About this Blog
Sunday, 19 September 2010
I would like to thank everyone who has been a part of making my placement such an enjoyable and interesting experience: the whole placements team at EWB, Anand Narayan - lab manager at SELCO, Sam Cocks, Joyce and Jitendra - my fellow SELCO interns, my family, and of course everyone I've met at the SDM college hostel in Ujire.
I thought I'd finish this blog and my last post with several top lists:
Top 5 best experiences:
Home-stay visit in rural farmhouse
Having a guide to take us around Mysore (including the Centre for renewable energy and sustainable technologies)
Masala Dosa, Ice Cream & Gobi Manchurian
Meeting and sharing experiences with everyone in the engineering college hostel
Transporting testing the solar biomass hybrid dryer.
Houseboat tour of the Keralan Backwaters
Top 5 worst experiences:
6 hour bumpy overnight bus journey from Dharmastala to Mysore (10.30 – 04.30)
The day of a strike in Trivandrum
Walking half an hour back in the rain having forgot my Umbrella.
Loosing my appetite for Indian Food when not feeling well
My top initial annoyances for westerners traveling to India:
Understanding the Indian head wobble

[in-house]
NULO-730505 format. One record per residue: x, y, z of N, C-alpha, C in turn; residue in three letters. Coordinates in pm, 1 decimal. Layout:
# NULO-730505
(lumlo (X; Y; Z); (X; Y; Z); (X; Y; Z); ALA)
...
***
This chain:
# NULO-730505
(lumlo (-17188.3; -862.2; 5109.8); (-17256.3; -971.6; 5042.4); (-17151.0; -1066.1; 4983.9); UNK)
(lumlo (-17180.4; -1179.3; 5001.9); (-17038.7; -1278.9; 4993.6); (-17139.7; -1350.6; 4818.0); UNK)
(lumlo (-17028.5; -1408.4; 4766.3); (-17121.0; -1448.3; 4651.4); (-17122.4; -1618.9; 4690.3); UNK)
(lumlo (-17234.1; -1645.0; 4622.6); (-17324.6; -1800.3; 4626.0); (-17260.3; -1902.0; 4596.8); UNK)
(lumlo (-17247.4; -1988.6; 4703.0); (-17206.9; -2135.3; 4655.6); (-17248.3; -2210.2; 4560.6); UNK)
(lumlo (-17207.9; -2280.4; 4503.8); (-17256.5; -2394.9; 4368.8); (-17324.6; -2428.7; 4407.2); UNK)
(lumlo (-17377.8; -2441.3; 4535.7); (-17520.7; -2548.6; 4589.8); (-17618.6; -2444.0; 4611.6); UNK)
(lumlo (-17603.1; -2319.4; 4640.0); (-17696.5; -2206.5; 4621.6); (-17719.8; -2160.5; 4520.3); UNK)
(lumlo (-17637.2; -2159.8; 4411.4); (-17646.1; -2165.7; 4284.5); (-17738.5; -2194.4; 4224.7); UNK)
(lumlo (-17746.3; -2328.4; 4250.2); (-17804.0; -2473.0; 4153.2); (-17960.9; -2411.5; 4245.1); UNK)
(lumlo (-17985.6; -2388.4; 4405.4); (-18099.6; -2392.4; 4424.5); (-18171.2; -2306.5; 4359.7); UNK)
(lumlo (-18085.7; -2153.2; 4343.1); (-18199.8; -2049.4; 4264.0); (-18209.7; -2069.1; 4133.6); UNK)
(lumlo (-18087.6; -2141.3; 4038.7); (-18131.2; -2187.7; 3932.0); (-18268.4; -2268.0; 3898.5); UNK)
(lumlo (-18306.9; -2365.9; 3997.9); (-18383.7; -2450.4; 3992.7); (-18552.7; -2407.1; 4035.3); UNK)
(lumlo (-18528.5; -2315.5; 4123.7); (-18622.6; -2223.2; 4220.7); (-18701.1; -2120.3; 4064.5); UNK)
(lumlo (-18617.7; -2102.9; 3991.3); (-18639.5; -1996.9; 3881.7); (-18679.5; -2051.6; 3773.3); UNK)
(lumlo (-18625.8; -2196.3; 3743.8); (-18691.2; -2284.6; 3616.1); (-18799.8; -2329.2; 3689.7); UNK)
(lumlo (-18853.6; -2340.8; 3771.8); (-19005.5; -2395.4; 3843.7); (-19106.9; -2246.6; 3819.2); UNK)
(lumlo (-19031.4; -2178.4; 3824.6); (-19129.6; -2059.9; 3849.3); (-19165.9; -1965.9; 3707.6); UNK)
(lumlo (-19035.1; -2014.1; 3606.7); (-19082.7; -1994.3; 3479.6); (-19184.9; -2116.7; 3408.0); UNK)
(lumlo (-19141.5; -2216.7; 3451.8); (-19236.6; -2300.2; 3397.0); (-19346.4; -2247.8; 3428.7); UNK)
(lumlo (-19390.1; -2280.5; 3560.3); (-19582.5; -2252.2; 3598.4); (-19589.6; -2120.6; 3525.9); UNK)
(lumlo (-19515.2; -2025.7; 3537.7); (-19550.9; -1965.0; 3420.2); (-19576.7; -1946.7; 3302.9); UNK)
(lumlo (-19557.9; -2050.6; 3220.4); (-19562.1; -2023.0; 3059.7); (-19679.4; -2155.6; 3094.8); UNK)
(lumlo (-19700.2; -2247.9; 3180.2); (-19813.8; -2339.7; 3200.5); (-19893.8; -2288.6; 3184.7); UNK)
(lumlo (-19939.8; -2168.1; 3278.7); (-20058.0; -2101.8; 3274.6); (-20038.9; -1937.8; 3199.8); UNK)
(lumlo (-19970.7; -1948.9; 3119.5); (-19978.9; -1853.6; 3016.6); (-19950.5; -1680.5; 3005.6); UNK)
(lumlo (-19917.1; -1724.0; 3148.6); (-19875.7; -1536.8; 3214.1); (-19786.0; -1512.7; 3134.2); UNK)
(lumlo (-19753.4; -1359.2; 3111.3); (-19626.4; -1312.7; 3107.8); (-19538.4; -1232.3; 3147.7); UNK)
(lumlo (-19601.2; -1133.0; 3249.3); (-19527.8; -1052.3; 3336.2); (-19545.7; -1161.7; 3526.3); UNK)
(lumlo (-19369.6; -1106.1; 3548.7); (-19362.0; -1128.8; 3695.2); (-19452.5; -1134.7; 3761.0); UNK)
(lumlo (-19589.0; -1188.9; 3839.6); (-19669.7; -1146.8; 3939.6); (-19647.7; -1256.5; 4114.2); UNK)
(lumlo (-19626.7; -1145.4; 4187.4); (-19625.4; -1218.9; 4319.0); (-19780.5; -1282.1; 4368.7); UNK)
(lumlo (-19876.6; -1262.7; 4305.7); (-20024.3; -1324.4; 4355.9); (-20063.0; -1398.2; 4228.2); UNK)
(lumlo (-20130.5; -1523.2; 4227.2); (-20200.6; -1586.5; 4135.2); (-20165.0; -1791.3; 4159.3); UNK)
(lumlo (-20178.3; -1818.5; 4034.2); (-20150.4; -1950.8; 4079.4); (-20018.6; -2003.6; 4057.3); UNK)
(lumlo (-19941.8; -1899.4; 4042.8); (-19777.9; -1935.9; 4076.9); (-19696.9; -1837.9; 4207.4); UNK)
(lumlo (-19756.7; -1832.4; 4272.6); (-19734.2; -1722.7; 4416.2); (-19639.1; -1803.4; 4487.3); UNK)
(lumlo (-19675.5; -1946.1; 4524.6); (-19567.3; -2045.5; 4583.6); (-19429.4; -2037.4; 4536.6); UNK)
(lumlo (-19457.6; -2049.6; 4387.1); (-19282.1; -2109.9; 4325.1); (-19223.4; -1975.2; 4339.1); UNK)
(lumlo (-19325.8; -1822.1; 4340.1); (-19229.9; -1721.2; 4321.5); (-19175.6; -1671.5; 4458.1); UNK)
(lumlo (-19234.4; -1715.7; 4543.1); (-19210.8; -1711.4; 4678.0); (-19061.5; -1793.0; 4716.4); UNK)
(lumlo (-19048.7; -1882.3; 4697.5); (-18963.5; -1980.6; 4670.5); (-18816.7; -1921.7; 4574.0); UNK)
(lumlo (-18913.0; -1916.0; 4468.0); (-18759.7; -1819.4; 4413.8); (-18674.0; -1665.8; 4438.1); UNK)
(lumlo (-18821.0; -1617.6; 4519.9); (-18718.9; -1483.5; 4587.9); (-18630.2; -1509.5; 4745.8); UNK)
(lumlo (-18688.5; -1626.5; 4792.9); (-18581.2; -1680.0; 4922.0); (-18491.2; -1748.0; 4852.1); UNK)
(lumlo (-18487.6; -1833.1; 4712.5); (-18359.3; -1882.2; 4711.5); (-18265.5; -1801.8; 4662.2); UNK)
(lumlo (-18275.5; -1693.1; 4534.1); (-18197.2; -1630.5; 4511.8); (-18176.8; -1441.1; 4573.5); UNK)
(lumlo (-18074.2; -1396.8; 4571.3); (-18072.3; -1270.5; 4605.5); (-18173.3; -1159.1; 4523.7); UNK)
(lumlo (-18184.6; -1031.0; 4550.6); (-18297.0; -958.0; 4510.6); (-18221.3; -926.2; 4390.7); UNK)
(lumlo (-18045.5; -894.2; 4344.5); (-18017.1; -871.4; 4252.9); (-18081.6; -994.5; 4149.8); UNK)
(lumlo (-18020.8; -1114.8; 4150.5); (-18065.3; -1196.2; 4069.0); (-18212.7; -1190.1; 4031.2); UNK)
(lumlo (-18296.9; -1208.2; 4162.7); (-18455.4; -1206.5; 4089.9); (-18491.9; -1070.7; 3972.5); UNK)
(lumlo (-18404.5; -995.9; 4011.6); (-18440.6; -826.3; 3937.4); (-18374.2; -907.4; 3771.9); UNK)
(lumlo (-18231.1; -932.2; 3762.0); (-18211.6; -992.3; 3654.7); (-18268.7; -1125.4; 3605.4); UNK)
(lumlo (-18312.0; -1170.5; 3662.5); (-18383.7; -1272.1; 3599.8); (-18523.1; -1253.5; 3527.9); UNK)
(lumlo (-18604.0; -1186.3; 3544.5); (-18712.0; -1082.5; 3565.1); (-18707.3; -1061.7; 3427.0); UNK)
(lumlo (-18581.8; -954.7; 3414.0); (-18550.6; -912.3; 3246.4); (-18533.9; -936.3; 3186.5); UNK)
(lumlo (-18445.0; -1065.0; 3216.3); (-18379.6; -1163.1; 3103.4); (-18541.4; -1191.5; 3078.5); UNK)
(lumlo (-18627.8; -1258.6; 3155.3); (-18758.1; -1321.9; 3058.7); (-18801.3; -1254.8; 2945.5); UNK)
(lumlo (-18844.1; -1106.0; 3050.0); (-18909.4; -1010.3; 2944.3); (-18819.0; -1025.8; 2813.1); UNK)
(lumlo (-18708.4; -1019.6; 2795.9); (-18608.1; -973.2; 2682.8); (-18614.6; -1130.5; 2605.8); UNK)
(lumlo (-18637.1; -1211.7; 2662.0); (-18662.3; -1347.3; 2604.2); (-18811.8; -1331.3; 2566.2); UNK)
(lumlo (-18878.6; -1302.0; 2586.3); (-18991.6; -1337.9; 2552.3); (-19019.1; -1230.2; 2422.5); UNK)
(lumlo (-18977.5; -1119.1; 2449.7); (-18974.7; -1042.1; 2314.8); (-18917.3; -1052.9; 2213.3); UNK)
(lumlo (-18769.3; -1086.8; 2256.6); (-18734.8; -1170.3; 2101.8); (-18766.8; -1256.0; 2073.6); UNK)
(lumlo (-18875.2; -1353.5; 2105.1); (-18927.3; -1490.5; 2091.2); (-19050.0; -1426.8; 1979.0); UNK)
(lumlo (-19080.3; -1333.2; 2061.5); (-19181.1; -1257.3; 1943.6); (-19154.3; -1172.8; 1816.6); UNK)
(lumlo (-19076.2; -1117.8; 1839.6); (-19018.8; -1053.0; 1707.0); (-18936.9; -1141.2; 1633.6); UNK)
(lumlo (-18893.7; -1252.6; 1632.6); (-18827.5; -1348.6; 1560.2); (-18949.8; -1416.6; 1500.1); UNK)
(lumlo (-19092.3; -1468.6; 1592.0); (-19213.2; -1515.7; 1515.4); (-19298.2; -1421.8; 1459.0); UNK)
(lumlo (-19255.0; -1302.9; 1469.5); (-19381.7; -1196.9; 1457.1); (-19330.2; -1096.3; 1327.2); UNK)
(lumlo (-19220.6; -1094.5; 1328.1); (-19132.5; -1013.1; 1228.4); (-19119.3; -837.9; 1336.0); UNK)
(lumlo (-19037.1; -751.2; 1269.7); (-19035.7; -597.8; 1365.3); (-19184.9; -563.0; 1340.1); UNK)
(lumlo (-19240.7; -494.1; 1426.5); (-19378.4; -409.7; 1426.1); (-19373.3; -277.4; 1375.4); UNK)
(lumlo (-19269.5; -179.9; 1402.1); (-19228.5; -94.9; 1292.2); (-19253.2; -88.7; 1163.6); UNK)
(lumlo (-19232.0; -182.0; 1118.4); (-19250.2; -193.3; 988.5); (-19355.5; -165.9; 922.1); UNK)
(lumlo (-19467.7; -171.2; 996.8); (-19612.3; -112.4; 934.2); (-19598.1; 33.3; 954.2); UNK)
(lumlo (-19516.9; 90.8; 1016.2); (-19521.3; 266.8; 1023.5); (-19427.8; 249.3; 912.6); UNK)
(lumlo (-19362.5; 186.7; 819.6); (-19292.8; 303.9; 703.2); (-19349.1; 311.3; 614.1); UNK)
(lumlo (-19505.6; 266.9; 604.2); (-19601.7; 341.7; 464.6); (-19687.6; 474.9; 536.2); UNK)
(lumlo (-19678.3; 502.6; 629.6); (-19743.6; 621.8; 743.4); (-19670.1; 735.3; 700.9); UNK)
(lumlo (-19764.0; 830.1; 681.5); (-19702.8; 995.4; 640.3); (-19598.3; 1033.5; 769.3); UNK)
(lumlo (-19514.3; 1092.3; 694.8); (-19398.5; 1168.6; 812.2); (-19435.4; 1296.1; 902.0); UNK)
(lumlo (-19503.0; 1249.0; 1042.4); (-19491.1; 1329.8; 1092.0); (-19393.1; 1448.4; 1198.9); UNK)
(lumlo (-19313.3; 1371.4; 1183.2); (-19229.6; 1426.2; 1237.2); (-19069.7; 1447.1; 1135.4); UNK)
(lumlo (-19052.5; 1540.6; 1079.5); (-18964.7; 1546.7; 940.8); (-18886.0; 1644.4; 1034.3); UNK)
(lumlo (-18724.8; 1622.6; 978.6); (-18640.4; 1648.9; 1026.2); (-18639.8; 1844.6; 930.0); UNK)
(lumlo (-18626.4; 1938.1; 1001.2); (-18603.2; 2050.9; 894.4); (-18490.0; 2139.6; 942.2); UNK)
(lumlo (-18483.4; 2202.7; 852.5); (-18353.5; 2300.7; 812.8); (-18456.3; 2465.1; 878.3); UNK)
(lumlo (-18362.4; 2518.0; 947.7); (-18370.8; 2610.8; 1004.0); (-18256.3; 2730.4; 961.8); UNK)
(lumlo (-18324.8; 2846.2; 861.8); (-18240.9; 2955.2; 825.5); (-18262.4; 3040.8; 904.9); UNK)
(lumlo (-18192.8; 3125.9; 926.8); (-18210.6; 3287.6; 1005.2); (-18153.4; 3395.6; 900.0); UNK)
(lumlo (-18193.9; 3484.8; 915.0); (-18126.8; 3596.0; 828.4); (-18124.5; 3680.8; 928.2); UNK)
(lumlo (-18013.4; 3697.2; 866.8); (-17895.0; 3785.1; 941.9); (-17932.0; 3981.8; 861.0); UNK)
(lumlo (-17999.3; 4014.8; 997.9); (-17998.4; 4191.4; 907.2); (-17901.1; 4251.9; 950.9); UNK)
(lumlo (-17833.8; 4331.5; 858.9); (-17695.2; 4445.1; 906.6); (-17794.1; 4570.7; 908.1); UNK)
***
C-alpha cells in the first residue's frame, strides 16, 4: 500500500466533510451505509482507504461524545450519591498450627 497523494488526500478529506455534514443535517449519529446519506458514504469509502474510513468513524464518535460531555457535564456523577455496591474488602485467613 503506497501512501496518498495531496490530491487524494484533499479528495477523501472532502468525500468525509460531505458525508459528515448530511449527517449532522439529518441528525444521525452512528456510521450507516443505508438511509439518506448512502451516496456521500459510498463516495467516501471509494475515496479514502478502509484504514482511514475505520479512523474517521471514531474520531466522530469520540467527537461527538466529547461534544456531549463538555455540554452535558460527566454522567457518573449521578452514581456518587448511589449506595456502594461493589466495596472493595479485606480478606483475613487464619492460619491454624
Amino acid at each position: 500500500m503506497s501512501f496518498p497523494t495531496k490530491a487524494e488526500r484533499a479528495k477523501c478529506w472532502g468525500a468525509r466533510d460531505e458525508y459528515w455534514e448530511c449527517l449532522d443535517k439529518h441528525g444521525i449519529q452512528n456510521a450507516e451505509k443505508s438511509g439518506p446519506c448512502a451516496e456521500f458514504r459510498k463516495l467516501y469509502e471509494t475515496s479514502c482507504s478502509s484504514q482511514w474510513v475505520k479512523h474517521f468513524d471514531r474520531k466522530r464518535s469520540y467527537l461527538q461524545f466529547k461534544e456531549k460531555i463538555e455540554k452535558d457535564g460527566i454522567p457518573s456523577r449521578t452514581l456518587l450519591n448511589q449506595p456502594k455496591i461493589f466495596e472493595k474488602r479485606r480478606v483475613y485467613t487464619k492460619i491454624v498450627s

A huge number of junk calls and text messages on Indian mobile phones
The possibility chance that every rickshaw driver might overcharge you.
Lack of pavements on most roads, combined with the crazy traffic behaviour.
Top questions asked to me:
How do you find this place?
How do you find the food?
What are you doing here?
My list of top 5 things India is good at:
Sustainable food production and agriculture
A workforce who are skilled enough to carry out repairs
Maintaining a high population
NB. I've definitely missed / forgotten many things from these lists.
Thursday, 16 September 2010
Last weekend saw the Ganesh Chaturthi festival, and in every town we passed through, huge processions and groups of people filled the roads. (blocking them) In Ujire, there were fireworks and a party atmosphere. It was certainly a strange sight to see hundreds of people 'dancing' to Indian music in the street.
Wednesday, 8 September 2010
I haven't blogged in over a week, so this post is longer than I usually bother to write - I've got the time as I'm writing this on a thirteen hour train journey.
Last week, after ironing out any glitches with the current dryer design, I ordered the construction of two solar biomass hybrid dryers. This was much easier than it had been previously as I did not have to explain the designs. On worker commented 'making one prototype is difficult, but making more is much easier. The purpose of these two dryer is to package them and send them to demonstrate drying at SELCO's regional branches.
The last four days I have taken off work to visit the backwaters of Kerala, and was an experience to remember. Out of the eight different train classes, I decided to travel in what I thought was complete comfort on the way, 2 tier AC. I was given a blanket and a pillow, and spent most of the journey trying to stop the freezing cold AC vent blowing in my face.